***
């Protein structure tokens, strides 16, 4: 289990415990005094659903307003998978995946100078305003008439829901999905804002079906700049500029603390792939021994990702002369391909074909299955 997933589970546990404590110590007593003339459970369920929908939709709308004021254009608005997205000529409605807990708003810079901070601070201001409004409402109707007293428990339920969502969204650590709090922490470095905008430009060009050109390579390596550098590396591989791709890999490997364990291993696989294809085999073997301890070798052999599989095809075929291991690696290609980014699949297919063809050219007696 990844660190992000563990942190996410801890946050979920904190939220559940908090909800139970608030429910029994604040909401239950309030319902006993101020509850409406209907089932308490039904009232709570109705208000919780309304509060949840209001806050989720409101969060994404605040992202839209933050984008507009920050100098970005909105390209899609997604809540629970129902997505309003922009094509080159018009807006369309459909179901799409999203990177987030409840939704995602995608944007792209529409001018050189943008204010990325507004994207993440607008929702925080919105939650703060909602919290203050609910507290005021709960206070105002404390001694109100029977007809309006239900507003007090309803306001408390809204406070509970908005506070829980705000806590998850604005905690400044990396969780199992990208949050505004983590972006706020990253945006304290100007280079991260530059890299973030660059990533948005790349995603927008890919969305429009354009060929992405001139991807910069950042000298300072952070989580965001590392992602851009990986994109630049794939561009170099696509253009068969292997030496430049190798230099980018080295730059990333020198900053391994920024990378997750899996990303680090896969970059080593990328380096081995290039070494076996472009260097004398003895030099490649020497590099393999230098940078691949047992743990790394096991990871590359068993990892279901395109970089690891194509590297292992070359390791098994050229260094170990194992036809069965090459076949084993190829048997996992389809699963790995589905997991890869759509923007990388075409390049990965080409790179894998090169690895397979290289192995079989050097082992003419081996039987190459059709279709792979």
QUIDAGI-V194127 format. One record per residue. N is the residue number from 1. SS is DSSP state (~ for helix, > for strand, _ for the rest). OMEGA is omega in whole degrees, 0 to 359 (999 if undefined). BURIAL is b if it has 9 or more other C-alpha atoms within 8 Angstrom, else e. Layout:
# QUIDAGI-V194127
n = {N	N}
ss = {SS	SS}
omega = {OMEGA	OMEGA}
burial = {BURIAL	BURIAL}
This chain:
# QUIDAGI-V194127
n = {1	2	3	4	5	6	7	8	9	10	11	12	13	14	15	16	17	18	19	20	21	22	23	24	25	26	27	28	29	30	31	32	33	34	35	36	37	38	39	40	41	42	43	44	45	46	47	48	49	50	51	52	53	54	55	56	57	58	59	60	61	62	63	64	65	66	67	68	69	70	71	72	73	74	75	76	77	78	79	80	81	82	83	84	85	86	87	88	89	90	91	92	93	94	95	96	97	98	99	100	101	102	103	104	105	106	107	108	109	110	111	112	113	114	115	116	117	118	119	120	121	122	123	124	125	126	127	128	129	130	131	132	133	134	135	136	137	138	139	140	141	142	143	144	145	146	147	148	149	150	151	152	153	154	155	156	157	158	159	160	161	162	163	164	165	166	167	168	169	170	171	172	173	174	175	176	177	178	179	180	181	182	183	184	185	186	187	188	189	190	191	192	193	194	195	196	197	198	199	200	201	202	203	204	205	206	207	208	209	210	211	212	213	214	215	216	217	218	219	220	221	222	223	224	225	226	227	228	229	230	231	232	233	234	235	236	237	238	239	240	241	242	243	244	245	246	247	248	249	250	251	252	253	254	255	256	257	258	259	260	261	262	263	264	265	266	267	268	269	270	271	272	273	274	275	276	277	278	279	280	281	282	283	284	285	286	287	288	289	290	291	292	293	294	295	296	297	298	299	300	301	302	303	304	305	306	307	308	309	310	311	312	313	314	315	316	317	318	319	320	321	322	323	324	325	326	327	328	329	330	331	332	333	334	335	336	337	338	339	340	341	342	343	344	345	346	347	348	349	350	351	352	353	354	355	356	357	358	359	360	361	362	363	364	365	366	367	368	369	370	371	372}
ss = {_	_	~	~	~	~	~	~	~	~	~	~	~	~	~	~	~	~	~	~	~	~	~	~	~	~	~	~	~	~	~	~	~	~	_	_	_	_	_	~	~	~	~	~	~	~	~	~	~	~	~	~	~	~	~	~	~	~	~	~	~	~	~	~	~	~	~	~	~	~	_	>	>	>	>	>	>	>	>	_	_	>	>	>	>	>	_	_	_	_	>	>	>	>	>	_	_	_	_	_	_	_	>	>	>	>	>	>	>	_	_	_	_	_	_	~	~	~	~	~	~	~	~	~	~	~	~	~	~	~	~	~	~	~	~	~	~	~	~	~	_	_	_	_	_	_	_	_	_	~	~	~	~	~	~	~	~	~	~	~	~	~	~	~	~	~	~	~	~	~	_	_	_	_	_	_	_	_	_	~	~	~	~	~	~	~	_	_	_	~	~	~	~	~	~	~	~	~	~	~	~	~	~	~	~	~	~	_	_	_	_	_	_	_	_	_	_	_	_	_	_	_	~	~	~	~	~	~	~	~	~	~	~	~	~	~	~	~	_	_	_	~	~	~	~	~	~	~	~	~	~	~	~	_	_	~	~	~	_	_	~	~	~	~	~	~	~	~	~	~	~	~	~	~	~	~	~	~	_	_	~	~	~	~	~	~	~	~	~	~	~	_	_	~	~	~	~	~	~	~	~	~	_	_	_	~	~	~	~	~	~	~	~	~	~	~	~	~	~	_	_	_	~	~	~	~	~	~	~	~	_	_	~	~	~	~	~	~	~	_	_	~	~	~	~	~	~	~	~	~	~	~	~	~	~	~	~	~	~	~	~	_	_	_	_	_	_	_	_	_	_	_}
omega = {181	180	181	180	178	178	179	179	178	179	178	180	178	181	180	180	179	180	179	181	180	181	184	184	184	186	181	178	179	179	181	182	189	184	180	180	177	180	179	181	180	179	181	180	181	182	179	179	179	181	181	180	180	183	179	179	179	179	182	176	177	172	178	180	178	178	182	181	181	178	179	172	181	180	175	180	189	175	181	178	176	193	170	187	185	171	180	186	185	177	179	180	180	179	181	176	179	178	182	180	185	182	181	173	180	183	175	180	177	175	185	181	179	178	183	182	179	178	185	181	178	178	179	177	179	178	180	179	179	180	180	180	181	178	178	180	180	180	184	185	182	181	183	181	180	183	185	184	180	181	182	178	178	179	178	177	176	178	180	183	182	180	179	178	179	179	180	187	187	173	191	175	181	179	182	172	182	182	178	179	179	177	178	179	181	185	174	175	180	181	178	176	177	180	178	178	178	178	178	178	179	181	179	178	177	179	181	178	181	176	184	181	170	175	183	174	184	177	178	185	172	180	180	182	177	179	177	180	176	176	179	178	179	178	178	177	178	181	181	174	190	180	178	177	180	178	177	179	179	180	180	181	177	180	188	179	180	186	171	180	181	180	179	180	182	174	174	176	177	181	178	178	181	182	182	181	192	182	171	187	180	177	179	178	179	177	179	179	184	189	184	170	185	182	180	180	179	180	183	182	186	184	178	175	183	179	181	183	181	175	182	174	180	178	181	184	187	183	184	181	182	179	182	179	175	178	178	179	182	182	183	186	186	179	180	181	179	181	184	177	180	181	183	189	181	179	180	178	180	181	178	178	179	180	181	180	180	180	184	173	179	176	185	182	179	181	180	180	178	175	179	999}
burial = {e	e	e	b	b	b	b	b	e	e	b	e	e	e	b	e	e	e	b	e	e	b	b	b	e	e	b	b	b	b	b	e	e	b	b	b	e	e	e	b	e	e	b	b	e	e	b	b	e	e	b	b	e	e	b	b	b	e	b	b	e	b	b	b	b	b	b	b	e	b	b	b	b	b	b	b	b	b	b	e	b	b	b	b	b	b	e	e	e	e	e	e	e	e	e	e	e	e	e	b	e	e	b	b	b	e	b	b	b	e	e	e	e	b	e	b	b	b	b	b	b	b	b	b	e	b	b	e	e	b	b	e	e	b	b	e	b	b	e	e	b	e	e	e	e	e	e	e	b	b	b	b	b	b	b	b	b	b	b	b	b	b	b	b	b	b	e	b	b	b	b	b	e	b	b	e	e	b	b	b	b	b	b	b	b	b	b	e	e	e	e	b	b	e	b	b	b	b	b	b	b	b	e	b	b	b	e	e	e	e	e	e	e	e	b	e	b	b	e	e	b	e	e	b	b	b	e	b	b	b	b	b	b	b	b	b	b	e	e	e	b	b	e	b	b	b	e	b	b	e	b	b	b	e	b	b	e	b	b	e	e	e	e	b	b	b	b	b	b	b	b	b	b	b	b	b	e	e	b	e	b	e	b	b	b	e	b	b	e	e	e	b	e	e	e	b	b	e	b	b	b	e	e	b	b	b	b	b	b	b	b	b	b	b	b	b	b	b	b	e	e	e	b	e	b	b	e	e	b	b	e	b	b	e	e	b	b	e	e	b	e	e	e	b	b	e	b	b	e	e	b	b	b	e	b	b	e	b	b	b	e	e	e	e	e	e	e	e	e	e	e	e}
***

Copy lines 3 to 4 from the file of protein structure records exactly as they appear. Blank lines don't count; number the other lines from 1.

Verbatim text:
# QUIDAGI-V194127
n = {N	N}